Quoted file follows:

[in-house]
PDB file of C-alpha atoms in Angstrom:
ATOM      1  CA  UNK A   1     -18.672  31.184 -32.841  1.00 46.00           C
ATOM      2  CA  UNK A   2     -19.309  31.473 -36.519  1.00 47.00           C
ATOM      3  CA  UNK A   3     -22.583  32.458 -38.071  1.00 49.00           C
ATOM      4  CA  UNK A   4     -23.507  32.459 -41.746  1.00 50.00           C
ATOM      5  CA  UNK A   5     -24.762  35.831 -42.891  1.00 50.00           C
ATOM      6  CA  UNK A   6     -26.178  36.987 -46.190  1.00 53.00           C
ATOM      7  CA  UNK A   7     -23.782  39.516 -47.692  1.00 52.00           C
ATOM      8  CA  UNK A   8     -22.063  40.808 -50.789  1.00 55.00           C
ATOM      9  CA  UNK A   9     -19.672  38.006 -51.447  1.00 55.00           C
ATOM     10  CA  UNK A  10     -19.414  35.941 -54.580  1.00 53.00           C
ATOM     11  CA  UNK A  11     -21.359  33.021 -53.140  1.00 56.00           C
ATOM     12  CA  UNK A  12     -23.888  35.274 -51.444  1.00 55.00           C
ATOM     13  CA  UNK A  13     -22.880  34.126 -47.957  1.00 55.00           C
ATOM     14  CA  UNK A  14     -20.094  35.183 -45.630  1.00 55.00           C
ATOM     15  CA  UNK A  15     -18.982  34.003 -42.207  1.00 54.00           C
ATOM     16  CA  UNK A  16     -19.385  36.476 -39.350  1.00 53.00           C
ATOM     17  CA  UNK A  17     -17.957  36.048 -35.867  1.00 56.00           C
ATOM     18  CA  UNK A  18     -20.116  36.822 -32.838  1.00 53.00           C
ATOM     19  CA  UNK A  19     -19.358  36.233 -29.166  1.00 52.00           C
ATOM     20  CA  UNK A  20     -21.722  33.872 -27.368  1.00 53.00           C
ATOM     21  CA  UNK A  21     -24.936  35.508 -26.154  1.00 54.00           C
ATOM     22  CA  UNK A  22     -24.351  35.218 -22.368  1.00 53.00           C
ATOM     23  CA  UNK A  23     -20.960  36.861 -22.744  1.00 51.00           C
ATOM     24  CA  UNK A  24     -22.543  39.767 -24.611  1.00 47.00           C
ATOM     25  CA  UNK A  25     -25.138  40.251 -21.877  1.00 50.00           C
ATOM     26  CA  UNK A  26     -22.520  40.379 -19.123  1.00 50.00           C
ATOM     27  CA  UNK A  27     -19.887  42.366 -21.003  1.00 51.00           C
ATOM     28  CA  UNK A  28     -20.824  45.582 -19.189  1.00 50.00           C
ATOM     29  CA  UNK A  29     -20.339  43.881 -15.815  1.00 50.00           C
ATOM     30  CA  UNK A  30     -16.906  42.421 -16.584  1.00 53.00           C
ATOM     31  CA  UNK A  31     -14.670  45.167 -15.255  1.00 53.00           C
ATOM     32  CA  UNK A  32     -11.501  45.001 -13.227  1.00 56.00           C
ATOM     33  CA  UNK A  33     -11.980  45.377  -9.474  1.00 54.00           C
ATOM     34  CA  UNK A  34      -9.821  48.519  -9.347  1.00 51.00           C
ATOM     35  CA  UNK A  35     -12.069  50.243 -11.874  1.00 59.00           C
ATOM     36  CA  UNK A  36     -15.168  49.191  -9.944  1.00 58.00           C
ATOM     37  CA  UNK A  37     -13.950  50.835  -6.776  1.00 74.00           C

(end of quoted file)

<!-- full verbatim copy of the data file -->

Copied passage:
[in-house]
PDB file of C-alpha atoms in Angstrom:
ATOM      1  CA  UNK A   1     -18.672  31.184 -32.841  1.00 46.00           C
ATOM      2  CA  UNK A   2     -19.309  31.473 -36.519  1.00 47.00           C
ATOM      3  CA  UNK A   3     -22.583  32.458 -38.071  1.00 49.00           C
ATOM      4  CA  UNK A   4     -23.507  32.459 -41.746  1.00 50.00           C
ATOM      5  CA  UNK A   5     -24.762  35.831 -42.891  1.00 50.00           C
ATOM      6  CA  UNK A   6     -26.178  36.987 -46.190  1.00 53.00           C
ATOM      7  CA  UNK A   7     -23.782  39.516 -47.692  1.00 52.00           C
ATOM      8  CA  UNK A   8     -22.063  40.808 -50.789  1.00 55.00           C
ATOM      9  CA  UNK A   9     -19.672  38.006 -51.447  1.00 55.00           C
ATOM     10  CA  UNK A  10     -19.414  35.941 -54.580  1.00 53.00           C
ATOM     11  CA  UNK A  11     -21.359  33.021 -53.140  1.00 56.00           C
ATOM     12  CA  UNK A  12     -23.888  35.274 -51.444  1.00 55.00           C
ATOM     13  CA  UNK A  13     -22.880  34.126 -47.957  1.00 55.00           C
ATOM     14  CA  UNK A  14     -20.094  35.183 -45.630  1.00 55.00           C
ATOM     15  CA  UNK A  15     -18.982  34.003 -42.207  1.00 54.00           C
ATOM     16  CA  UNK A  16     -19.385  36.476 -39.350  1.00 53.00           C
ATOM     17  CA  UNK A  17     -17.957  36.048 -35.867  1.00 56.00           C
ATOM     18  CA  UNK A  18     -20.116  36.822 -32.838  1.00 53.00           C
ATOM     19  CA  UNK A  19     -19.358  36.233 -29.166  1.00 52.00           C
ATOM     20  CA  UNK A  20     -21.722  33.872 -27.368  1.00 53.00           C
ATOM     21  CA  UNK A  21     -24.936  35.508 -26.154  1.00 54.00           C
ATOM     22  CA  UNK A  22     -24.351  35.218 -22.368  1.00 53.00           C
ATOM     23  CA  UNK A  23     -20.960  36.861 -22.744  1.00 51.00           C
ATOM     24  CA  UNK A  24     -22.543  39.767 -24.611  1.00 47.00           C
ATOM     25  CA  UNK A  25     -25.138  40.251 -21.877  1.00 50.00           C
ATOM     26  CA  UNK A  26     -22.520  40.379 -19.123  1.00 50.00           C
ATOM     27  CA  UNK A  27     -19.887  42.366 -21.003  1.00 51.00           C
ATOM     28  CA  UNK A  28     -20.824  45.582 -19.189  1.00 50.00           C
ATOM     29  CA  UNK A  29     -20.339  43.881 -15.815  1.00 50.00           C
ATOM     30  CA  UNK A  30     -16.906  42.421 -16.584  1.00 53.00           C
ATOM     31  CA  UNK A  31     -14.670  45.167 -15.255  1.00 53.00           C
ATOM     32  CA  UNK A  32     -11.501  45.001 -13.227  1.00 56.00           C
ATOM     33  CA  UNK A  33     -11.980  45.377  -9.474  1.00 54.00           C
ATOM     34  CA  UNK A  34      -9.821  48.519  -9.347  1.00 51.00           C
ATOM     35  CA  UNK A  35     -12.069  50.243 -11.874  1.00 59.00           C
ATOM     36  CA  UNK A  36     -15.168  49.191  -9.944  1.00 58.00           C
ATOM     37  CA  UNK A  37     -13.950  50.835  -6.776  1.00 74.00           C